Return to Home Incidence > Table

Incidence Rates Table

Data Options

Incidence Rate Report for Tennessee by County

All Races (includes Hispanic), Female, Lung & Bronchus, All Ages
Sorted by Name
County
sort sort alphabetically by namedescending
Annual Incidence Rate
over rate period
(95% Confidence Interval)

sort sort by ratedescending
Average Annual Count
over rate period
sort sort by countdescending
Rate Period
Recent Trend
Recent 5-Year Trend in Incidence Rates
(95% Confidence Interval)
sort sort by trenddescending
Tennessee 6,10 61.7 (60.6, 62.8) 2,437 2008-2012 stable stable trend -0.8 (-2.5, 0.9)
US (SEER+NPCR) 1,10 54.1 (53.9, 54.2) 99,801 § 2008-2012 falling falling trend -2.0 (-2.6, -1.5)
Anderson County 6,10 64.9 (55.7, 75.4) 37 2008-2012 stable stable trend -8.2 (-18.4, 3.2)
Bedford County 6,10 60.3 (47.6, 75.5) 16 2008-2012 stable stable trend 10.5 (-5.6, 29.3)
Benton County 6,10 79.3 (58.5, 106.2) 10 2008-2012
*
*
Bledsoe County 6,10 63.9 (41.2, 96.0) 5 2008-2012
*
*
Blount County 6,10 68.6 (60.8, 77.1) 59 2008-2012 stable stable trend -0.8 (-7.4, 6.3)
Bradley County 6,10 63.1 (54.7, 72.6) 41 2008-2012 stable stable trend 4.9 (-15.4, 30.1)
Campbell County 6,10 82.0 (67.9, 98.6) 25 2008-2012 stable stable trend -2.7 (-24.6, 25.5)
Cannon County 6,10 49.9 (31.8, 75.8) 5 2008-2012
*
*
Carroll County 6,10 58.3 (44.8, 75.2) 13 2008-2012
*
*
Carter County 6,10 71.8 (60.7, 84.7) 31 2008-2012 stable stable trend -6.2 (-24.8, 16.9)
Cheatham County 6,10 78.3 (61.8, 97.9) 16 2008-2012 stable stable trend 6.9 (-5.3, 20.7)
Chester County 6,10 47.3 (30.6, 70.3) 5 2008-2012
*
*
Claiborne County 6,10 71.4 (56.6, 89.4) 17 2008-2012 stable stable trend 8.8 (-9.6, 31.0)
Clay County 6,10 51.0 (29.3, 86.2) 3 2008-2012
*
*
Cocke County 6,10 75.6 (61.2, 92.7) 20 2008-2012 stable stable trend 1.8 (-12.2, 18.1)
Coffee County 6,10 75.8 (63.4, 90.1) 27 2008-2012 stable stable trend -1.8 (-18.1, 17.8)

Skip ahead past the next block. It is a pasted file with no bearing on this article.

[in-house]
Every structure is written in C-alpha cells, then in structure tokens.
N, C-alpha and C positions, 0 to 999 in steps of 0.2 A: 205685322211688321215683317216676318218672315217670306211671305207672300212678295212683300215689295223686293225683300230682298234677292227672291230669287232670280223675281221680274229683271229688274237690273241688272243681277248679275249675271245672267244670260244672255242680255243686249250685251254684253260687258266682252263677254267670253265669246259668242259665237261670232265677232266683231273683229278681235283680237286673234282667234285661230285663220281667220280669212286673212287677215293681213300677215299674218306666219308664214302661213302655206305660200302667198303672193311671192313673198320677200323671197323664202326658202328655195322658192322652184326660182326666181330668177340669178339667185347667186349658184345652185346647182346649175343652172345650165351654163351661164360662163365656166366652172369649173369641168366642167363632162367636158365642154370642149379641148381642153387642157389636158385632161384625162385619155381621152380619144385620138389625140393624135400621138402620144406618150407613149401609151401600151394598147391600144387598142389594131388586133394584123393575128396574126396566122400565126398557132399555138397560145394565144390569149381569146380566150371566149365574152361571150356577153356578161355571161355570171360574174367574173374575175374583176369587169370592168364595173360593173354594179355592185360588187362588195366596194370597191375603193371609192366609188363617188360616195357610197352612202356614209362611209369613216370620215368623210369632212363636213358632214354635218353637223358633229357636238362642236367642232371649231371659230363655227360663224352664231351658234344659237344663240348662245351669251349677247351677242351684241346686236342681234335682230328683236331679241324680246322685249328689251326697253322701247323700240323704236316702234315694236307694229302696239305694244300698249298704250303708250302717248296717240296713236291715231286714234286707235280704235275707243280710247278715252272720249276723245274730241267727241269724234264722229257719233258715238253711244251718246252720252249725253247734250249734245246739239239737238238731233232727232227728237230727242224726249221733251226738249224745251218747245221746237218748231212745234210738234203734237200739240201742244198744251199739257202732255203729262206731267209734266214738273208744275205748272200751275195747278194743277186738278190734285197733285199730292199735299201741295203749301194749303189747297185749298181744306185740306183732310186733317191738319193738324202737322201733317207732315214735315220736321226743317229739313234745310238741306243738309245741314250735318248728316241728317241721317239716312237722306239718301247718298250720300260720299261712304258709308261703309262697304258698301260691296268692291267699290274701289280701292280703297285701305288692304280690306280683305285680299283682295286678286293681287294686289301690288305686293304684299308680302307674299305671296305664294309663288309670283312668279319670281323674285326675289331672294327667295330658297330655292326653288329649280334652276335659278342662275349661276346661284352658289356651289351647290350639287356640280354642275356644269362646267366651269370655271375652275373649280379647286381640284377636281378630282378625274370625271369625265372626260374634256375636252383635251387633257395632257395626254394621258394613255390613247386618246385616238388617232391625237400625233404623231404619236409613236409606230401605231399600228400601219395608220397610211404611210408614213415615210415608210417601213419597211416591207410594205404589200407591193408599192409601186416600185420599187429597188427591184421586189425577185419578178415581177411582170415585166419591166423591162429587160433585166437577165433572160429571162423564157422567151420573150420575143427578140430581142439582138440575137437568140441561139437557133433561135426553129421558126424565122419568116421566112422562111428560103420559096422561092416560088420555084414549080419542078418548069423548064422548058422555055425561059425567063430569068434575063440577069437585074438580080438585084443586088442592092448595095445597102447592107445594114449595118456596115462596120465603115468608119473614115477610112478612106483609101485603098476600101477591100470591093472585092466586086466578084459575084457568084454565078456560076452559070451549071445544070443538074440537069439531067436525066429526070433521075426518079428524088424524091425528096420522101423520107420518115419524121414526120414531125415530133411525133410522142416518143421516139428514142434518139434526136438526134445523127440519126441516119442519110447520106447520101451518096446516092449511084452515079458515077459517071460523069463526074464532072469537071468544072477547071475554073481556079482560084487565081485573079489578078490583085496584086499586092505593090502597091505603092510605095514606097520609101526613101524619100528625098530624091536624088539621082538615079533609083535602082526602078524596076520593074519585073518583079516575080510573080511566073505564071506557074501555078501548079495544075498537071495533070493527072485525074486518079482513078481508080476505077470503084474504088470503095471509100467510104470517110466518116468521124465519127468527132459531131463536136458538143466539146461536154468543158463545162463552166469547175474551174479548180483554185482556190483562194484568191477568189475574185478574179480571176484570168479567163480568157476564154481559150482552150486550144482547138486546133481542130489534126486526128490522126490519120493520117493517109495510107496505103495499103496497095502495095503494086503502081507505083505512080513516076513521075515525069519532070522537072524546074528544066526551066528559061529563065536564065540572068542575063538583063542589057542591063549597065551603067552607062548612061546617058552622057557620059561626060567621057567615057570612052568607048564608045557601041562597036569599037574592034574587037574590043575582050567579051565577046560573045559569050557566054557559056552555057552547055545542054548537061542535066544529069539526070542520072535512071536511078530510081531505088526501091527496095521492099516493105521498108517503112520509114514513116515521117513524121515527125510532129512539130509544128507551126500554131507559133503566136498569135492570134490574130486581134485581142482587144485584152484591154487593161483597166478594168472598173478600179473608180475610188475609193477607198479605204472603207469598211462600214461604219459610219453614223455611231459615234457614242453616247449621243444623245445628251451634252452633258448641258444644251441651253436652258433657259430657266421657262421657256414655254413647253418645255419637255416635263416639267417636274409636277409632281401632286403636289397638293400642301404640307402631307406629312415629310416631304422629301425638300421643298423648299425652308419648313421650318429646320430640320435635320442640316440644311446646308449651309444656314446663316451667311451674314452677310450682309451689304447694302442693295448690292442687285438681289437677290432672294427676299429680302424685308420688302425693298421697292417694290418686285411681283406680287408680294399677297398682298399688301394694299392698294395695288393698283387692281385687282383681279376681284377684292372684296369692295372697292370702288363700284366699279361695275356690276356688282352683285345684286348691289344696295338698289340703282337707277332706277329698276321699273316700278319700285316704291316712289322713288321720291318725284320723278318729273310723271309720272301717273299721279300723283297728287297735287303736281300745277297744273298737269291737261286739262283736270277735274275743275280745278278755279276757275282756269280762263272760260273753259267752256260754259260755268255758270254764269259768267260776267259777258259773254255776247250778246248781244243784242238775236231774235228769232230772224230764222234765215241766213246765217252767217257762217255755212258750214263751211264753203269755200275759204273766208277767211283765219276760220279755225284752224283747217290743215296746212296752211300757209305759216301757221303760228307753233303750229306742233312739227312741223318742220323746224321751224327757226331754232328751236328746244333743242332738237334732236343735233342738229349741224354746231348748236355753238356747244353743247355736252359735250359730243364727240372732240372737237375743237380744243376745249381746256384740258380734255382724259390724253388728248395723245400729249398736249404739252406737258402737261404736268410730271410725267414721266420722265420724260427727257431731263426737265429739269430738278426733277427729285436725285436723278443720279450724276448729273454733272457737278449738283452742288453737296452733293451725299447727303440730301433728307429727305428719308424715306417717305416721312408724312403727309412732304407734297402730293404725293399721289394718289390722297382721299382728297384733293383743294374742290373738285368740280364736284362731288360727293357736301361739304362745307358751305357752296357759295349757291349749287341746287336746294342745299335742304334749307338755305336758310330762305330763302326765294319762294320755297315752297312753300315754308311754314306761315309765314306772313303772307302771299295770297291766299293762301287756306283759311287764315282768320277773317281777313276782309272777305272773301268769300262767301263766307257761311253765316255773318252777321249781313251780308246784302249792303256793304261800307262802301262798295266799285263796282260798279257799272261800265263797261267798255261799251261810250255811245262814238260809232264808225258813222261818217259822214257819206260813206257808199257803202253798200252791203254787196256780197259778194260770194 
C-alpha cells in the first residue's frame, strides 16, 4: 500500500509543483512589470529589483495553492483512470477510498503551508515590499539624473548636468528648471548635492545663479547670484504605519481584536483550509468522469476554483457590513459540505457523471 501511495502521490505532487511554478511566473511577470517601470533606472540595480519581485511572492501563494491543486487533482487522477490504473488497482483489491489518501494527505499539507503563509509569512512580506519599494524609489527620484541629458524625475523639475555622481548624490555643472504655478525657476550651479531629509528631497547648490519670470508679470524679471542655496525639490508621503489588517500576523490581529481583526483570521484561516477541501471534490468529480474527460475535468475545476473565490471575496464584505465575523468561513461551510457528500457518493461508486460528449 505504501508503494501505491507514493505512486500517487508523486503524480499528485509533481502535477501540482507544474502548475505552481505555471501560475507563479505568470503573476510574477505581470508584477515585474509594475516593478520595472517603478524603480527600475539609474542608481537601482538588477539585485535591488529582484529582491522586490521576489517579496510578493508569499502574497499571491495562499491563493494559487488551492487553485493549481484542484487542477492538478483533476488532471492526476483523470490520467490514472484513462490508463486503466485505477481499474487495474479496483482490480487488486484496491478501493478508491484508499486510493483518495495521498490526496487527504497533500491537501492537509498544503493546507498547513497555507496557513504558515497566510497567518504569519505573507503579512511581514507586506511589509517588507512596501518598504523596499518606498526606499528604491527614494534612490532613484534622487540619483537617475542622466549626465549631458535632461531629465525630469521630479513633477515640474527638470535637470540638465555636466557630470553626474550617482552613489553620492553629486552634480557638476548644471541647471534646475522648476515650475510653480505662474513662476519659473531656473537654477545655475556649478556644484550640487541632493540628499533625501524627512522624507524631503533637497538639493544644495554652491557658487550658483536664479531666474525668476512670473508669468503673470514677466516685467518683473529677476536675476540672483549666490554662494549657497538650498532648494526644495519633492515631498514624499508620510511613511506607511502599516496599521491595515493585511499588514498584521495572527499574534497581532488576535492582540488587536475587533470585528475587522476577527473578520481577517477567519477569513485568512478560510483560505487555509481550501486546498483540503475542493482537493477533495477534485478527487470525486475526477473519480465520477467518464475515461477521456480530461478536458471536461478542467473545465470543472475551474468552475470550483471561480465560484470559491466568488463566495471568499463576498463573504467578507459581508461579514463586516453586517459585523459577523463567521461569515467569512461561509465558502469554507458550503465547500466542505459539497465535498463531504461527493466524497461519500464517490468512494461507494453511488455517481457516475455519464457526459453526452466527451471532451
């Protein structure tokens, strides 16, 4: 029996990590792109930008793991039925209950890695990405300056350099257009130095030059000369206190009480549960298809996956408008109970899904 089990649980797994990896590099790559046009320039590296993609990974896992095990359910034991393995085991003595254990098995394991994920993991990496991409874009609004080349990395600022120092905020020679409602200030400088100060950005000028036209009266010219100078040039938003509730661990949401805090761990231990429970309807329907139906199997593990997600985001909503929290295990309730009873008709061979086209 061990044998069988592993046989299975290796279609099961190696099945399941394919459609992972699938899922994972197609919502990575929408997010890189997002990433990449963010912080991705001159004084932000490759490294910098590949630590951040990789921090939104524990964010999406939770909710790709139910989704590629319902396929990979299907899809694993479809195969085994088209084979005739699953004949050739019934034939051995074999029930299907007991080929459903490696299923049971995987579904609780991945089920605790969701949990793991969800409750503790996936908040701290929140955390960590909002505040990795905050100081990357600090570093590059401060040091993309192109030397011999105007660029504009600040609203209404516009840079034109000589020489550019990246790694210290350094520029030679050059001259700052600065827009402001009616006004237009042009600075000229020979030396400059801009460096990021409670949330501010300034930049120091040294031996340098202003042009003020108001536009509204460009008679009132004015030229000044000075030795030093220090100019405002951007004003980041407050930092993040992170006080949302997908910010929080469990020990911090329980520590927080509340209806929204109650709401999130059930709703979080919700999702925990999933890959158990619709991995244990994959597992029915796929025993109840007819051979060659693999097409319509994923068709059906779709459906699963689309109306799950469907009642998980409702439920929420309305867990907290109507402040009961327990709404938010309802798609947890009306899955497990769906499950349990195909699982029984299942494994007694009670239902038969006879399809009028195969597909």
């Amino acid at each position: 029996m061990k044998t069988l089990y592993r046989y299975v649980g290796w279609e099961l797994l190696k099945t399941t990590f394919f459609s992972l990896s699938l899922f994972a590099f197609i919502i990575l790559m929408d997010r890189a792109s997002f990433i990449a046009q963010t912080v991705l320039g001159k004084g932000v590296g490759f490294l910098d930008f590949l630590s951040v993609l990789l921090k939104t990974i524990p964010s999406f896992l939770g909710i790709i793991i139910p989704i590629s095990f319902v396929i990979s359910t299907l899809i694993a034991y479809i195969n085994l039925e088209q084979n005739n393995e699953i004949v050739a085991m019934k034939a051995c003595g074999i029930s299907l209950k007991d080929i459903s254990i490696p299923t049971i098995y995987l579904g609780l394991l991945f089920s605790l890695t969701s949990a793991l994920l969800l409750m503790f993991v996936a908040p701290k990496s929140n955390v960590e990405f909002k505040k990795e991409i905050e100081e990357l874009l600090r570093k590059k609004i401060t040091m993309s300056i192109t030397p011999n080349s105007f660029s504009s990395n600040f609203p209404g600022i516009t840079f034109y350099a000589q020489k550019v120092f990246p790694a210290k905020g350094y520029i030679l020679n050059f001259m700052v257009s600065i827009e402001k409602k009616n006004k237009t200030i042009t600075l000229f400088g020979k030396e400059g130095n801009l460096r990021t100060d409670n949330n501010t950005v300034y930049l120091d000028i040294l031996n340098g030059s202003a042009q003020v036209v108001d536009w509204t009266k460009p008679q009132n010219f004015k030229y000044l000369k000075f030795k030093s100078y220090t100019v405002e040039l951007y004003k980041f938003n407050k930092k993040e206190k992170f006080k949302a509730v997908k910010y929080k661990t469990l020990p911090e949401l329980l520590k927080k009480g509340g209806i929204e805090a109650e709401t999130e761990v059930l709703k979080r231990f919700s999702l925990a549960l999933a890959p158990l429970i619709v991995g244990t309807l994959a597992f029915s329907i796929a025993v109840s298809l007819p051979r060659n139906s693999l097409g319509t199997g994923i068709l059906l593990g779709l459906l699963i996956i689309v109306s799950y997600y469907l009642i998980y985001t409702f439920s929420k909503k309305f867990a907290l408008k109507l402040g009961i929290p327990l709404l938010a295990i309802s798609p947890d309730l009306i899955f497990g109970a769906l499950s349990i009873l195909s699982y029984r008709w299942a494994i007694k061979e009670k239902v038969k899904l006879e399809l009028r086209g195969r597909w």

Crockett County 6,10 34.4 (19.7, 56.5) 3 2008-2012
*
*
Cumberland County 6,10 61.7 (52.1, 72.9) 33 2008-2012 stable stable trend -12.1 (-26.9, 5.7)
Davidson County 6,10 59.2 (55.5, 63.1) 195 2008-2012 falling falling trend -3.1 (-6.0, -0.1)
DeKalb County 6,10 56.9 (39.3, 80.2) 7 2008-2012
*
*
Decatur County 6,10 63.3 (41.4, 94.2) 6 2008-2012
*
*
Dickson County 6,10 81.4 (67.5, 97.4) 25 2008-2012 stable stable trend -1.4 (-24.6, 29.0)
Dyer County 6,10 59.6 (46.9, 74.9) 15 2008-2012 stable stable trend -0.9 (-4.3, 2.7)
Fayette County 6,10 54.2 (42.2, 69.0) 14 2008-2012
*
*
Fentress County 6,10 63.3 (45.8, 86.5) 9 2008-2012
*
*
Franklin County 6,10 58.6 (47.0, 72.6) 18 2008-2012 stable stable trend -6.5 (-13.1, 0.7)
Gibson County 6,10 62.8 (51.5, 76.1) 22 2008-2012 stable stable trend 4.5 (-14.1, 27.2)
Giles County 6,10 53.5 (40.5, 69.8) 12 2008-2012
*
*
Grainger County 6,10 67.5 (50.7, 88.9) 11 2008-2012
*
*
Greene County 6,10 80.0 (69.1, 92.2) 40 2008-2012 stable stable trend 1.4 (-26.7, 40.4)
Grundy County 6,10 87.5 (63.1, 119.4) 9 2008-2012
*
*
Hamblen County 6,10 70.8 (59.9, 83.2) 31 2008-2012 stable stable trend -3.8 (-24.9, 23.1)
Hamilton County 6,10 54.7 (50.4, 59.2) 125 2008-2012 stable stable trend -3.1 (-15.7, 11.5)
Hancock County 6,10 73.7 (44.1, 119.3) 4 2008-2012
*
*
Hardeman County 6,10 69.9 (53.0, 91.1) 12 2008-2012
*
*
Hardin County 6,10 58.0 (43.3, 76.5) 11 2008-2012
*
*
Hawkins County 6,10 78.1 (66.3, 91.7) 32 2008-2012 stable stable trend -0.4 (-11.9, 12.6)
Haywood County 6,10 64.8 (46.2, 88.9) 8 2008-2012
*
*
Henderson County 6,10 73.5 (56.9, 93.8) 14 2008-2012